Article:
Jones’s An American Marriage is a New York Times (#2), Wall Street Journal, and USA Today bestseller with 250,000 copies in print, all within two weeks of its release. This story of a marriage torn apart by a wrongful conviction has been called “haunting” and “beautifully written” by The New York Times Book Review. The book was recently nominated for the 2019 NAACP Image Award for Outstanding Literary Work in Fiction.
Jones is a graduate of Spelman College, University of Iowa, and Arizona State University. She spent the 2011–2012 academic year as a Radcliffe Institute Fellow at Harvard where she studied the collateral damage of mass incarceration in the United States. She is currently a professor of Creative Writing at Emory University.
2018 TIAA Lecture Series: Reshma Saujani
Reshma Saujani is the founder and CEO of Girls Who Code, a national non-profit organization working to close the gender gap in technology and prepare young women for jobs of the future.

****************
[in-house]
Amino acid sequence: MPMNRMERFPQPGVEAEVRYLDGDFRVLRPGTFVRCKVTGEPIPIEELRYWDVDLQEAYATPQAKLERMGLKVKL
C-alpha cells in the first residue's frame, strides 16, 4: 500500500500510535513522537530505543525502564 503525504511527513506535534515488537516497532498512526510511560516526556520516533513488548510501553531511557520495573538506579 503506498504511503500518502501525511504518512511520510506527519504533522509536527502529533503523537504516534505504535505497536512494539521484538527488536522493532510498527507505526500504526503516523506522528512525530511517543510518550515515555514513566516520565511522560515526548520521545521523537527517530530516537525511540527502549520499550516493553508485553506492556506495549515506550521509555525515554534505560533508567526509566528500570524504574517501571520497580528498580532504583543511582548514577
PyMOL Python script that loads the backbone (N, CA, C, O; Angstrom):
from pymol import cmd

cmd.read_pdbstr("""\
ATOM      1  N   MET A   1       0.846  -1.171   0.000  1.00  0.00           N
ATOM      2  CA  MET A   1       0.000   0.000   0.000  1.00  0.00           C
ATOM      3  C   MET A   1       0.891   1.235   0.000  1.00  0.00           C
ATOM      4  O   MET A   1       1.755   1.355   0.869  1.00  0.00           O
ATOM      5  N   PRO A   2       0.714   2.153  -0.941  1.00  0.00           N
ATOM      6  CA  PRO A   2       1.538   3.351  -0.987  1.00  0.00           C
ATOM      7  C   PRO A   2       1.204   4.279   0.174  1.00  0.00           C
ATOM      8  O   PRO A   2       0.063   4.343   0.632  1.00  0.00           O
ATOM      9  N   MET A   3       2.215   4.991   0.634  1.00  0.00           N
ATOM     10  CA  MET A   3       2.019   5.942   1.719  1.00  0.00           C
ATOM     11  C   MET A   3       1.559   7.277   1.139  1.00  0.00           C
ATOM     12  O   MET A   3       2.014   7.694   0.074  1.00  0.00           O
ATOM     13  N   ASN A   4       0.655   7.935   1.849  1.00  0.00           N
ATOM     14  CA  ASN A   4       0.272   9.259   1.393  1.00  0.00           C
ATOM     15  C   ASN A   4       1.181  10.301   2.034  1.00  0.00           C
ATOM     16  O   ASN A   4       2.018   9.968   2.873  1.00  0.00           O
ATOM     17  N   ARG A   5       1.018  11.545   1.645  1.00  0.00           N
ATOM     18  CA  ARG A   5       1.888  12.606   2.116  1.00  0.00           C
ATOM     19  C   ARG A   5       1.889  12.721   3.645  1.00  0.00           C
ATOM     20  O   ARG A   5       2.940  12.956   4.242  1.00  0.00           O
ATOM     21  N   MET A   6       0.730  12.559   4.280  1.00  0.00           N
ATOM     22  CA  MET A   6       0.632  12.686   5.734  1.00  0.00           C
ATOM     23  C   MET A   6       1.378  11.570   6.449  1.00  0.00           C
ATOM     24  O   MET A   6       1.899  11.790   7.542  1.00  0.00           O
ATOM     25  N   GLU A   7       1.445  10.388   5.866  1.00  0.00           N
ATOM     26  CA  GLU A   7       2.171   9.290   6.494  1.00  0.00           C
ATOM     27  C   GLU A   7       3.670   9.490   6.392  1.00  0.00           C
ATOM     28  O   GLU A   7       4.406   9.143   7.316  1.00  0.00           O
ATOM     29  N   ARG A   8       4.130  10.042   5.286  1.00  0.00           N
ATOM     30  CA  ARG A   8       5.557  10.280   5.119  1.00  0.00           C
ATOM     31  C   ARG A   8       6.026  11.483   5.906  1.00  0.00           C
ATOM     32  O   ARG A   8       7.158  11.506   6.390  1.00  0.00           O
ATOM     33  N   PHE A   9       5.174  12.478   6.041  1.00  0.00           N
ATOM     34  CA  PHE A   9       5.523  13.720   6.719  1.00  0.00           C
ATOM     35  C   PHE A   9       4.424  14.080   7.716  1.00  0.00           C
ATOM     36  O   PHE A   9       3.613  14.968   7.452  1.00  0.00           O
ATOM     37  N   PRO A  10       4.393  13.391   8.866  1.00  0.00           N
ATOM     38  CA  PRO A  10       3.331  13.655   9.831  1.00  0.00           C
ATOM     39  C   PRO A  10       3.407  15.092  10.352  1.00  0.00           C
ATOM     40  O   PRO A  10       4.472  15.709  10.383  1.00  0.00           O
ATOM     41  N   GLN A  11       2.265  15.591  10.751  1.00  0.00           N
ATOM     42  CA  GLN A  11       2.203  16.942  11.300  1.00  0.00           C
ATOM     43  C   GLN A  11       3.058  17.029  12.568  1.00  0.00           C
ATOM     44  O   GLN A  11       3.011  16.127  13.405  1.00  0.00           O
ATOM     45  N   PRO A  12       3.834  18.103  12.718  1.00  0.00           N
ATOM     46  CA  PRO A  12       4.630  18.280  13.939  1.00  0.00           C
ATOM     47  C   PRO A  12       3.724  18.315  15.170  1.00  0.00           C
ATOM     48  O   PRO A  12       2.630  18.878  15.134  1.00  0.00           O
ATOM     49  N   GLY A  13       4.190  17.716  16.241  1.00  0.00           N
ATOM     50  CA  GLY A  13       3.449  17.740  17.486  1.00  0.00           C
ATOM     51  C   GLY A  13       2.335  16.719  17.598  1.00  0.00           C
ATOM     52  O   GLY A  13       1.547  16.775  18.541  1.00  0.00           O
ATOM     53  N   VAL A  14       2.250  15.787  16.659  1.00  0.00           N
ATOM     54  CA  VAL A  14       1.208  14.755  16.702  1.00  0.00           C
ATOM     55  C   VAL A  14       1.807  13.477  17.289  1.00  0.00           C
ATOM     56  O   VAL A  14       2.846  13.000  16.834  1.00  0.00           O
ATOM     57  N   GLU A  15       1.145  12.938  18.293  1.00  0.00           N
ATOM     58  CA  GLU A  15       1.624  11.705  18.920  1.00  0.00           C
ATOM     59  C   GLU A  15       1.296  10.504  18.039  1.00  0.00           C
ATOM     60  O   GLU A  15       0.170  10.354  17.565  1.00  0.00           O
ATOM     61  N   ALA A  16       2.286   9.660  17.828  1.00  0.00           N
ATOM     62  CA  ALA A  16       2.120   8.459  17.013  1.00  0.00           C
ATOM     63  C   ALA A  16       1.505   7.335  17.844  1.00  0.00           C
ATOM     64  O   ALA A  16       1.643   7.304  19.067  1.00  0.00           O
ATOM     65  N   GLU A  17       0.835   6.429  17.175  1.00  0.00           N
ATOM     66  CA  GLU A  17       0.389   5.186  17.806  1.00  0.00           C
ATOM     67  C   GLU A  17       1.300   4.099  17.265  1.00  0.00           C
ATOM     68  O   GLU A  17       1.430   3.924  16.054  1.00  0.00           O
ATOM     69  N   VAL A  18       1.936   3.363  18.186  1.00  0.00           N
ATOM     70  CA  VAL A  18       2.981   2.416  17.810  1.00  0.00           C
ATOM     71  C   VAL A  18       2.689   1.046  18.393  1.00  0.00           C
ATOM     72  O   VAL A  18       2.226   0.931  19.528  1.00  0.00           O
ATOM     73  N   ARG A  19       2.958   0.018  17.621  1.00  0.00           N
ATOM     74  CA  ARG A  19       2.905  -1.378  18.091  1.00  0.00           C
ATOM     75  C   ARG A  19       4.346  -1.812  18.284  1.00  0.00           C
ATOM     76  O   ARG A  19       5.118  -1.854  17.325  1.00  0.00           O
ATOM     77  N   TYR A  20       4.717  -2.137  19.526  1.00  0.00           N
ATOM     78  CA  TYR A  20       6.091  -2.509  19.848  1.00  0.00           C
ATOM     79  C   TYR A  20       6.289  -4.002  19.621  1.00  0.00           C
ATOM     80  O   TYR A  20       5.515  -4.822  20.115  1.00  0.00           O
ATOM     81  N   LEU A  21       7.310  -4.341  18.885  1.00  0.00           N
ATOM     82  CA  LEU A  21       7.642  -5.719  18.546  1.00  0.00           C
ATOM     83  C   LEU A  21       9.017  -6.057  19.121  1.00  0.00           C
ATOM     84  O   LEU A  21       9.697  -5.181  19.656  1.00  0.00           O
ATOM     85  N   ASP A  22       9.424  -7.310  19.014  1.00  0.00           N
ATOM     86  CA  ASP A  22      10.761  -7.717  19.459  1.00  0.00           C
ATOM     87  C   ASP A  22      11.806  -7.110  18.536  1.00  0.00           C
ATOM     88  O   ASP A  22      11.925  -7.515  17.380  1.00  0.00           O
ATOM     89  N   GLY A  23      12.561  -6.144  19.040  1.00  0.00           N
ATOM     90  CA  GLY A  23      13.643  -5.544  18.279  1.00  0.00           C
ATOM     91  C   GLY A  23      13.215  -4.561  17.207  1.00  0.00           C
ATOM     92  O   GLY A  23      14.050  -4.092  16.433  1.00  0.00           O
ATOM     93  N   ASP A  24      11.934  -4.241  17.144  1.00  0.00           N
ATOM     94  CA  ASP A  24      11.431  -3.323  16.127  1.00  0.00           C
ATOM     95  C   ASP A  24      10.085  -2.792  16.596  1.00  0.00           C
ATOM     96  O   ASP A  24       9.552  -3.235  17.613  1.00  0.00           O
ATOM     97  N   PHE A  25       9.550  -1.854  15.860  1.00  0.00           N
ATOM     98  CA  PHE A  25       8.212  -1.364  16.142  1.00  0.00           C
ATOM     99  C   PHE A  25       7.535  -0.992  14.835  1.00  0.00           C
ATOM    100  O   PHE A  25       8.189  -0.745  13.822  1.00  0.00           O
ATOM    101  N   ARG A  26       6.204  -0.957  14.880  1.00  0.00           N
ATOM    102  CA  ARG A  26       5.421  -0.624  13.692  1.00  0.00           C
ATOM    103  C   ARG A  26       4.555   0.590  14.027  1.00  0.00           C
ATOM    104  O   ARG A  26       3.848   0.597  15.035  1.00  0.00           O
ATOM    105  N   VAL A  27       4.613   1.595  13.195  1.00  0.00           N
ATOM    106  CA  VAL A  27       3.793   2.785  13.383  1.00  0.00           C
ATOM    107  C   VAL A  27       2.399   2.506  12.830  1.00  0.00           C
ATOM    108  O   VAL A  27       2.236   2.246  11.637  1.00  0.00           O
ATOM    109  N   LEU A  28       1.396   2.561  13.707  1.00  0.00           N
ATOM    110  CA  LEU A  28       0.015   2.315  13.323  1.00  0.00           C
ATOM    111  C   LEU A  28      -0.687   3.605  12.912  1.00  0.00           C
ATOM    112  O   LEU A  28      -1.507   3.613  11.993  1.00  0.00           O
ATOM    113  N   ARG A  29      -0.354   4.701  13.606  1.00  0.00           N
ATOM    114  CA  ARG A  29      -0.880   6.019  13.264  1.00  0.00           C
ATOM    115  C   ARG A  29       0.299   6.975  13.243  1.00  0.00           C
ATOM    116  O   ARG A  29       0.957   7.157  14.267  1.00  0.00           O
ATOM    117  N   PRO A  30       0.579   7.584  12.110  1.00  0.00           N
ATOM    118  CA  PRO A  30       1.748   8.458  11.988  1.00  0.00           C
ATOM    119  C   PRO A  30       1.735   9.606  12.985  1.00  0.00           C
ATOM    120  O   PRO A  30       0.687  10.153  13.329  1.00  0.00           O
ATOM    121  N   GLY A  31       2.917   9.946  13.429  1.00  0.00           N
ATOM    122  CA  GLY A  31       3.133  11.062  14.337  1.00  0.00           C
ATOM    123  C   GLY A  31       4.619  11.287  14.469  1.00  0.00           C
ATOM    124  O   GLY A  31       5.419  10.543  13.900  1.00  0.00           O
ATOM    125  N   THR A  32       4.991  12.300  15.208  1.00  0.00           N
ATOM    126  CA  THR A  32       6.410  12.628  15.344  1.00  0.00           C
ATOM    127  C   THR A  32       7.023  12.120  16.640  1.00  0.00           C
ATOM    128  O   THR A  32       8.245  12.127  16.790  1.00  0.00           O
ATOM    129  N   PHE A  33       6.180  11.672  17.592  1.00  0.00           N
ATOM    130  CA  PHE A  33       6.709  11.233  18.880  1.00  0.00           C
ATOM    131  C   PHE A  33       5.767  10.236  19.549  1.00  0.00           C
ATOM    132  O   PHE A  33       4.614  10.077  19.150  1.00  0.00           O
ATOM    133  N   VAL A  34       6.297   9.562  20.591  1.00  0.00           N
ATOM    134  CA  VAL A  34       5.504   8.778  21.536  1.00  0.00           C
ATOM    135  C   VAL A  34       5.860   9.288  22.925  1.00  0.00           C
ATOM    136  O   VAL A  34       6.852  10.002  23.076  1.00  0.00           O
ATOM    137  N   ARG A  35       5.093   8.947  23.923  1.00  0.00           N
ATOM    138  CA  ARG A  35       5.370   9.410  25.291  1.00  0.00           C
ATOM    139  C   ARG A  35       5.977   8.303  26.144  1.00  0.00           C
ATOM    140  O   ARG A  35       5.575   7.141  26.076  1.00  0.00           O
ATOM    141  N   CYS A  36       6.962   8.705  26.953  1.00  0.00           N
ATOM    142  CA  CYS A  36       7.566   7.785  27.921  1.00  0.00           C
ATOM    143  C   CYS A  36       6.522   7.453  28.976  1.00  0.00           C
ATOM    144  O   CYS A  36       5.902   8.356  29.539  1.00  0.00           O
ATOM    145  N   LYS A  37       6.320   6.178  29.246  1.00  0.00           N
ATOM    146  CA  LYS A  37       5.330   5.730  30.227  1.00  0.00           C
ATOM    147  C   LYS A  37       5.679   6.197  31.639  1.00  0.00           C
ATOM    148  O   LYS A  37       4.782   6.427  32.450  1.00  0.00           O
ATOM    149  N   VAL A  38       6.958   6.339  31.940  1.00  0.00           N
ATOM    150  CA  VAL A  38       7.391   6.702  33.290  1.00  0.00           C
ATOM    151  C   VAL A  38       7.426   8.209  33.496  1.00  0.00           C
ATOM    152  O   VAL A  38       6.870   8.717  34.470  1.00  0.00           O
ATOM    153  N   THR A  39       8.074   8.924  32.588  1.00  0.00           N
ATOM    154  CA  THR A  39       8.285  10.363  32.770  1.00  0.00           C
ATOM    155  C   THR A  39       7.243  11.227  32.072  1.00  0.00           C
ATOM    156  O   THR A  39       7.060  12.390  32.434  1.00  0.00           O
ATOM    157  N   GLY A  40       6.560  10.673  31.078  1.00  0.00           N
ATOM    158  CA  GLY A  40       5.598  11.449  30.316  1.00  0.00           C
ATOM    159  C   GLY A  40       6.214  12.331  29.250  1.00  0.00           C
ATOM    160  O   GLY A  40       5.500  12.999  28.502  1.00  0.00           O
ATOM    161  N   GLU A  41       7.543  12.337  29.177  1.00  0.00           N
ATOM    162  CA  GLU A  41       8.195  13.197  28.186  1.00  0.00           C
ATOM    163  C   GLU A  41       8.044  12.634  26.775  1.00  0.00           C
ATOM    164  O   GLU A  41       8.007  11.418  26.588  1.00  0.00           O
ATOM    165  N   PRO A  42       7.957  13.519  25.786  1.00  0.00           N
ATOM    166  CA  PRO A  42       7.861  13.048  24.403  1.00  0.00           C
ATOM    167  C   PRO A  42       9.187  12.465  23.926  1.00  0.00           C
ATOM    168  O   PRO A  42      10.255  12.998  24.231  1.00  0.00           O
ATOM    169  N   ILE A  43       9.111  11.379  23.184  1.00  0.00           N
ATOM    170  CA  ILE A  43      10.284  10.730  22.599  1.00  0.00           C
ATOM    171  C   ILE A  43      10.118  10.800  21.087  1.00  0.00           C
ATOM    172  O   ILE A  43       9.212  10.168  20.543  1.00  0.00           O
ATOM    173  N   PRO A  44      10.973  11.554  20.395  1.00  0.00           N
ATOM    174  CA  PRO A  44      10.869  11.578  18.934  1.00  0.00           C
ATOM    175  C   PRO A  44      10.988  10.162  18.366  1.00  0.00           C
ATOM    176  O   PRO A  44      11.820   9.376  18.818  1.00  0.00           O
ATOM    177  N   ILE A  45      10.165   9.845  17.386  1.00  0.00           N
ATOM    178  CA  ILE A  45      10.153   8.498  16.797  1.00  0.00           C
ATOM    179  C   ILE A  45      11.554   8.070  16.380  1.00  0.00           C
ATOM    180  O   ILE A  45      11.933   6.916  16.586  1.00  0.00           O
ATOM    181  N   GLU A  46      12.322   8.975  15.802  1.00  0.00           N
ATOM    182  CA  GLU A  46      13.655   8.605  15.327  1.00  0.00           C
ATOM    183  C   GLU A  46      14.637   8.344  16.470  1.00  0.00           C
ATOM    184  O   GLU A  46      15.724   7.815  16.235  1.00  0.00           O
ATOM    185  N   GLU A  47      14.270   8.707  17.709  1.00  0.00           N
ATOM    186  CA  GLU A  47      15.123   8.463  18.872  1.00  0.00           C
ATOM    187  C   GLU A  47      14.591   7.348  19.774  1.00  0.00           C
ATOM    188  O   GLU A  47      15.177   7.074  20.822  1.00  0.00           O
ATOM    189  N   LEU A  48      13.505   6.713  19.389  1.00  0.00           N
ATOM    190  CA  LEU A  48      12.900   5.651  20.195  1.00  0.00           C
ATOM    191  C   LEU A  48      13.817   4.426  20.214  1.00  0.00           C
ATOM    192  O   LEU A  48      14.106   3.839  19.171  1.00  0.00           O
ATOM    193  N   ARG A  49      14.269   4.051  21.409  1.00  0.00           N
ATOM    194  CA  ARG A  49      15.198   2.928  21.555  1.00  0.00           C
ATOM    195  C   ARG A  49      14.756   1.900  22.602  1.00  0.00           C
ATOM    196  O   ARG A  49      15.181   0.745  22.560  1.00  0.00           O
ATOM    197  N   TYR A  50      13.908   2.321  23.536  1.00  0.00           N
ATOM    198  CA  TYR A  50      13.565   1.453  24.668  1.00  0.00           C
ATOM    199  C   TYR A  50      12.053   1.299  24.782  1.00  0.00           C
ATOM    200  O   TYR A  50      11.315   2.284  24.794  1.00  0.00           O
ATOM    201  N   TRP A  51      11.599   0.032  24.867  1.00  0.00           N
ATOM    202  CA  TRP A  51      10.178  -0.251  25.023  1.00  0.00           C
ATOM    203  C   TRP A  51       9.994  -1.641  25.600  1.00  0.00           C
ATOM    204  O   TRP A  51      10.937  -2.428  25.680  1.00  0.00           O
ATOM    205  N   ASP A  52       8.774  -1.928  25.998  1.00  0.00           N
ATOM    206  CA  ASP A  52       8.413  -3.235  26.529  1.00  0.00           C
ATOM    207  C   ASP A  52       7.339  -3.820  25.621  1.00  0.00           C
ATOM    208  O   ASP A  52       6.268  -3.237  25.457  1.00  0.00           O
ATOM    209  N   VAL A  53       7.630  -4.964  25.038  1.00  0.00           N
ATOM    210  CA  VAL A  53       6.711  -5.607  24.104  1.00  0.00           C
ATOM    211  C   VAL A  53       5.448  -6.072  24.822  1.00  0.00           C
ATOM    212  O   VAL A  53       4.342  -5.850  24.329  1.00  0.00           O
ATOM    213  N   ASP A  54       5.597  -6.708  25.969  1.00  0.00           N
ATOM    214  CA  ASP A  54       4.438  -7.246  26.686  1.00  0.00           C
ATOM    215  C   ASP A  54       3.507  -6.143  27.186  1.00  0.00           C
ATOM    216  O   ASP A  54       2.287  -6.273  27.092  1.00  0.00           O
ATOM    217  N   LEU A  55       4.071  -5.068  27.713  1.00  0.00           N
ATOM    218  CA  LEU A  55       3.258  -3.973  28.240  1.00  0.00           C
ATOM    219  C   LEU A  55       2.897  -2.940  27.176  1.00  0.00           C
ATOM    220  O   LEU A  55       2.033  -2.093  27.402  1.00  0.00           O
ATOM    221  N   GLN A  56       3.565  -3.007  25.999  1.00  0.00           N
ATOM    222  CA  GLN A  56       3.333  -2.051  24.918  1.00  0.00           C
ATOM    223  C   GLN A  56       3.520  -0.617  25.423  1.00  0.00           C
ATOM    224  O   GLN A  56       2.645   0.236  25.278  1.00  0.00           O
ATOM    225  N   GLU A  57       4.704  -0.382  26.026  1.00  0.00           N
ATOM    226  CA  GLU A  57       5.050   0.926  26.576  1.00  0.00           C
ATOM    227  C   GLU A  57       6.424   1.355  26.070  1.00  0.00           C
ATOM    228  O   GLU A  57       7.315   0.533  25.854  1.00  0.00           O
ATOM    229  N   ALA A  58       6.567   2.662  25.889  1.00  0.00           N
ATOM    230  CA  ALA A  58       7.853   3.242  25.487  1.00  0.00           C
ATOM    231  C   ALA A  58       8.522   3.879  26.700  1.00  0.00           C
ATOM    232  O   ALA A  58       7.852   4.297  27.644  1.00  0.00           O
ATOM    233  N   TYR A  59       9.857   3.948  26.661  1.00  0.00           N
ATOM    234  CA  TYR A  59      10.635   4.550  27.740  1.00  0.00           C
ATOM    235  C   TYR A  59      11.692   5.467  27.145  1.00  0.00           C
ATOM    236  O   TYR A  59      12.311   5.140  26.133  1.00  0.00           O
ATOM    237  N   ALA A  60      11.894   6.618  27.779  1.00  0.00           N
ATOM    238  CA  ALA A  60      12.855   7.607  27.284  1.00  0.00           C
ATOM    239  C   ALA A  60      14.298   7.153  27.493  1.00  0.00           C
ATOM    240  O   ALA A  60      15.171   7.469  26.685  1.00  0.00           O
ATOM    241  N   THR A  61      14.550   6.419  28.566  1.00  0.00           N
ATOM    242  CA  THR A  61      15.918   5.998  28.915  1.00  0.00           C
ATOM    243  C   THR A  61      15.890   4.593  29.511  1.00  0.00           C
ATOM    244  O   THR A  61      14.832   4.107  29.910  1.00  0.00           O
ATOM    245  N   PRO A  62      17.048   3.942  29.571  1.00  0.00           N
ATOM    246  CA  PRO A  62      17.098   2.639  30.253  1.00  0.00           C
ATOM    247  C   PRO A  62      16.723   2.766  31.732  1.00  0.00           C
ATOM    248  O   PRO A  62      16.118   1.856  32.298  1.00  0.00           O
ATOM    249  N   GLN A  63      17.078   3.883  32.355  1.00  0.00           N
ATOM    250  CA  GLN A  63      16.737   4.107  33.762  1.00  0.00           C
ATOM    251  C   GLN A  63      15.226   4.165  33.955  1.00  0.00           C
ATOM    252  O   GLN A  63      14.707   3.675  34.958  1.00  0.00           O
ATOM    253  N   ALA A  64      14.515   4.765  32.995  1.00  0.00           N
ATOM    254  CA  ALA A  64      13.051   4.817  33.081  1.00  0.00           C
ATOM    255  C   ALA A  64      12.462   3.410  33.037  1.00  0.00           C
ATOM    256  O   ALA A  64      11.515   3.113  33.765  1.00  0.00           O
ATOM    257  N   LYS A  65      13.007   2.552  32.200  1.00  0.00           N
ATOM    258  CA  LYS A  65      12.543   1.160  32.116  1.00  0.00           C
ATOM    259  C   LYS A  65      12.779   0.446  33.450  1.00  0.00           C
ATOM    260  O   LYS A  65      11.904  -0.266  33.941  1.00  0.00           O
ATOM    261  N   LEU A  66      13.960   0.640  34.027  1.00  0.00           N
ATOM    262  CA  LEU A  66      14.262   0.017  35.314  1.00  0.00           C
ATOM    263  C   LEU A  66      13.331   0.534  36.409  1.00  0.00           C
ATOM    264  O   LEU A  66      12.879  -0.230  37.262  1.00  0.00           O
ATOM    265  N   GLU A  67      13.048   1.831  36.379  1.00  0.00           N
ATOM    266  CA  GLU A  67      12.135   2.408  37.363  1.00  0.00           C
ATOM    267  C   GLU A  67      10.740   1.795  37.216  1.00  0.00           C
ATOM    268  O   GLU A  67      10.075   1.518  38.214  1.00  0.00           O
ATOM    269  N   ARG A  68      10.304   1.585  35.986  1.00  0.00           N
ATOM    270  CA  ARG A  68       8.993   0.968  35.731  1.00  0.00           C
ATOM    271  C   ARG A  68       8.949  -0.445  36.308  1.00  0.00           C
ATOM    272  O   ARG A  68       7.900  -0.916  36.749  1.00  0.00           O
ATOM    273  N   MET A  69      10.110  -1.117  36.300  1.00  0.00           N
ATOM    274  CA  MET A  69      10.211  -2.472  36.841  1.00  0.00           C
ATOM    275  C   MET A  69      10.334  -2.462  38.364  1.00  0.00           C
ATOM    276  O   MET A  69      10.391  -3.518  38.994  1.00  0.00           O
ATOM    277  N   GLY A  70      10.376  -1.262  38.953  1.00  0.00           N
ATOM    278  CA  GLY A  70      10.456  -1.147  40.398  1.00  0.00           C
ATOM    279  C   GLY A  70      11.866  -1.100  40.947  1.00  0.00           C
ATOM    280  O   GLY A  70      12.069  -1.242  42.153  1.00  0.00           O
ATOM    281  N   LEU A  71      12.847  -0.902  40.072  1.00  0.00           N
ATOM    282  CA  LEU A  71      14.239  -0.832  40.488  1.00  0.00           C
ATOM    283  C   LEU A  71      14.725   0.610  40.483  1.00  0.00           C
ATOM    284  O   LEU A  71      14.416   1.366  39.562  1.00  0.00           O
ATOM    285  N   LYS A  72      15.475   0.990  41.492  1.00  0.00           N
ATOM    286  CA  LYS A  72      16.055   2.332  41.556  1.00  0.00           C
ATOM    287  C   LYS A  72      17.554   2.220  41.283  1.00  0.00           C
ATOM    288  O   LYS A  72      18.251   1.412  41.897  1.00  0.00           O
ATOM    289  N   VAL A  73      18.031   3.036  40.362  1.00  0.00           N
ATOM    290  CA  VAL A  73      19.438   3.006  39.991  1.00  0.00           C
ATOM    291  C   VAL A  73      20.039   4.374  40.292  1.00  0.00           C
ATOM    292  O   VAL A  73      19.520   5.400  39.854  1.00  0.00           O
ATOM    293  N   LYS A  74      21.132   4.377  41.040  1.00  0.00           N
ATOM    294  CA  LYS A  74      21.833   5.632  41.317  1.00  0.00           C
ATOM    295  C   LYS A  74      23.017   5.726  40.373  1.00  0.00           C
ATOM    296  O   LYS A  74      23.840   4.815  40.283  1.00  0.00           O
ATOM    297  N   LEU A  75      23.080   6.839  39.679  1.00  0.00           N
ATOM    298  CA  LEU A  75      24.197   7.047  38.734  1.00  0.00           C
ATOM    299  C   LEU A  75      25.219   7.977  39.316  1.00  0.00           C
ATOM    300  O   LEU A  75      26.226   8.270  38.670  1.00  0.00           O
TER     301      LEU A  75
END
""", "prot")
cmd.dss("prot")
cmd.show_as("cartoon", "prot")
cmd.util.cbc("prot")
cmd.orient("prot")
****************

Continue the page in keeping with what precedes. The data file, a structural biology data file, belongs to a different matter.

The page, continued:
In her groundbreaking book, Women Who Don’t Wait in Line, Saujani advocates for a new model of female leadership focused on embracing risk and failure, promoting mentorship and sponsorship and boldly charting your own course - personally and professionally.
After years of working as an attorney, Saujani left her private-sector career behind and surged onto the political scene as the first Indian-American woman in the country to run for U.S. Congress. Following the highly publicized race, she stayed true to her passion for public service, becoming deputy public advocate of New York City, and most recently running a spirited campaign for public advocate on a platform of creating educational and economic opportunities for women and girls, immigrants and those who have been sidelined in the political process. A true political entrepreneur, Saujani has been fearless in her efforts to disrupt both politics and technology to create positive change.
Saujani is a graduate of the University of Illinois, Harvard’s Kennedy School of Government and Yale Law School. She was recently named to CNBC’s Next List; Crain’s 40 Under 40; FORTUNE’s 40 Under 40; Forbes’ Most Powerful Women Changing the World; Fast Company’s 100 Most Creative People; Ad Age’s Creativity 50; and Business Insider’s 50 Women Who Are Changing the World. She has also been recognized as one of the 50 Most Powerful Women in New York by the New York Daily News, The Wall Street Journal Technology Innovator of the Year and an AOL/PBS Next MAKER.